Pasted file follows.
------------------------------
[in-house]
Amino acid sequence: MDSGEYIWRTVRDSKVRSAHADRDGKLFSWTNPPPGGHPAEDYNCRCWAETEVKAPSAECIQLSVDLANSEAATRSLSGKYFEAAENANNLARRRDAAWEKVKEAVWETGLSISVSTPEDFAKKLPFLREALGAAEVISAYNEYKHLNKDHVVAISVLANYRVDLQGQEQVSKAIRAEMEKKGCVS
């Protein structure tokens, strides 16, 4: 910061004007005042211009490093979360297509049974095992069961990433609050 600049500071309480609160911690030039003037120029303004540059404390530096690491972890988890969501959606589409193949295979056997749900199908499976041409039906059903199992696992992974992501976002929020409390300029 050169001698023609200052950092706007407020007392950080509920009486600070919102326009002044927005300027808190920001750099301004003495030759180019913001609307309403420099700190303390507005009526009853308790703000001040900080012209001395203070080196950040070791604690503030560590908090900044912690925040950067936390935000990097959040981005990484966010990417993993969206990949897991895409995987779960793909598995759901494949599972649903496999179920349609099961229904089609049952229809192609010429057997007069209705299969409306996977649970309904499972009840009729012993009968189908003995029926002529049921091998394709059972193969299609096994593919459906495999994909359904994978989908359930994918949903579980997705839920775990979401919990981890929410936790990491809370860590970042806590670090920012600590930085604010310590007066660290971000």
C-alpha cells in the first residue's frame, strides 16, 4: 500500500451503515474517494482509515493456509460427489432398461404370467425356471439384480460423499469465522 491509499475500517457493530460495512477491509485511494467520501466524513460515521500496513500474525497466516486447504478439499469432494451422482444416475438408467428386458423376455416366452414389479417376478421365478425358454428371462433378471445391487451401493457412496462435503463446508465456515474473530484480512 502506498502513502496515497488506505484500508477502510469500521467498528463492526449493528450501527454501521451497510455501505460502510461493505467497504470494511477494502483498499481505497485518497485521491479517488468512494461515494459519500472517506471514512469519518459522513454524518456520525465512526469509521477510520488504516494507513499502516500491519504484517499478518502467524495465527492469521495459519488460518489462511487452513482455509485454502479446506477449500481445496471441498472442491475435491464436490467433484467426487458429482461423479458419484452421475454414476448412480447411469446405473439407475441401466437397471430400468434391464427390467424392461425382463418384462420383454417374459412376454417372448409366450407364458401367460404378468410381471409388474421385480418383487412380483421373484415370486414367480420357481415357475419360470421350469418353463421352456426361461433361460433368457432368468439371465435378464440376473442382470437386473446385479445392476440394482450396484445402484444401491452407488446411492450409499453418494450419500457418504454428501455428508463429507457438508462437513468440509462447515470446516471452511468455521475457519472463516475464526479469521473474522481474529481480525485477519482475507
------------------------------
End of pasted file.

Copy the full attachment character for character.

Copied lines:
[in-house]
Amino acid sequence: MDSGEYIWRTVRDSKVRSAHADRDGKLFSWTNPPPGGHPAEDYNCRCWAETEVKAPSAECIQLSVDLANSEAATRSLSGKYFEAAENANNLARRRDAAWEKVKEAVWETGLSISVSTPEDFAKKLPFLREALGAAEVISAYNEYKHLNKDHVVAISVLANYRVDLQGQEQVSKAIRAEMEKKGCVS
């Protein structure tokens, strides 16, 4: 910061004007005042211009490093979360297509049974095992069961990433609050 600049500071309480609160911690030039003037120029303004540059404390530096690491972890988890969501959606589409193949295979056997749900199908499976041409039906059903199992696992992974992501976002929020409390300029 050169001698023609200052950092706007407020007392950080509920009486600070919102326009002044927005300027808190920001750099301004003495030759180019913001609307309403420099700190303390507005009526009853308790703000001040900080012209001395203070080196950040070791604690503030560590908090900044912690925040950067936390935000990097959040981005990484966010990417993993969206990949897991895409995987779960793909598995759901494949599972649903496999179920349609099961229904089609049952229809192609010429057997007069209705299969409306996977649970309904499972009840009729012993009968189908003995029926002529049921091998394709059972193969299609096994593919459906495999994909359904994978989908359930994918949903579980997705839920775990979401919990981890929410936790990491809370860590970042806590670090920012600590930085604010310590007066660290971000």
C-alpha cells in the first residue's frame, strides 16, 4: 500500500451503515474517494482509515493456509460427489432398461404370467425356471439384480460423499469465522 491509499475500517457493530460495512477491509485511494467520501466524513460515521500496513500474525497466516486447504478439499469432494451422482444416475438408467428386458423376455416366452414389479417376478421365478425358454428371462433378471445391487451401493457412496462435503463446508465456515474473530484480512 502506498502513502496515497488506505484500508477502510469500521467498528463492526449493528450501527454501521451497510455501505460502510461493505467497504470494511477494502483498499481505497485518497485521491479517488468512494461515494459519500472517506471514512469519518459522513454524518456520525465512526469509521477510520488504516494507513499502516500491519504484517499478518502467524495465527492469521495459519488460518489462511487452513482455509485454502479446506477449500481445496471441498472442491475435491464436490467433484467426487458429482461423479458419484452421475454414476448412480447411469446405473439407475441401466437397471430400468434391464427390467424392461425382463418384462420383454417374459412376454417372448409366450407364458401367460404378468410381471409388474421385480418383487412380483421373484415370486414367480420357481415357475419360470421350469418353463421352456426361461433361460433368457432368468439371465435378464440376473442382470437386473446385479445392476440394482450396484445402484444401491452407488446411492450409499453418494450419500457418504454428501455428508463429507457438508462437513468440509462447515470446516471452511468455521475457519472463516475464526479469521473474522481474529481480525485477519482475507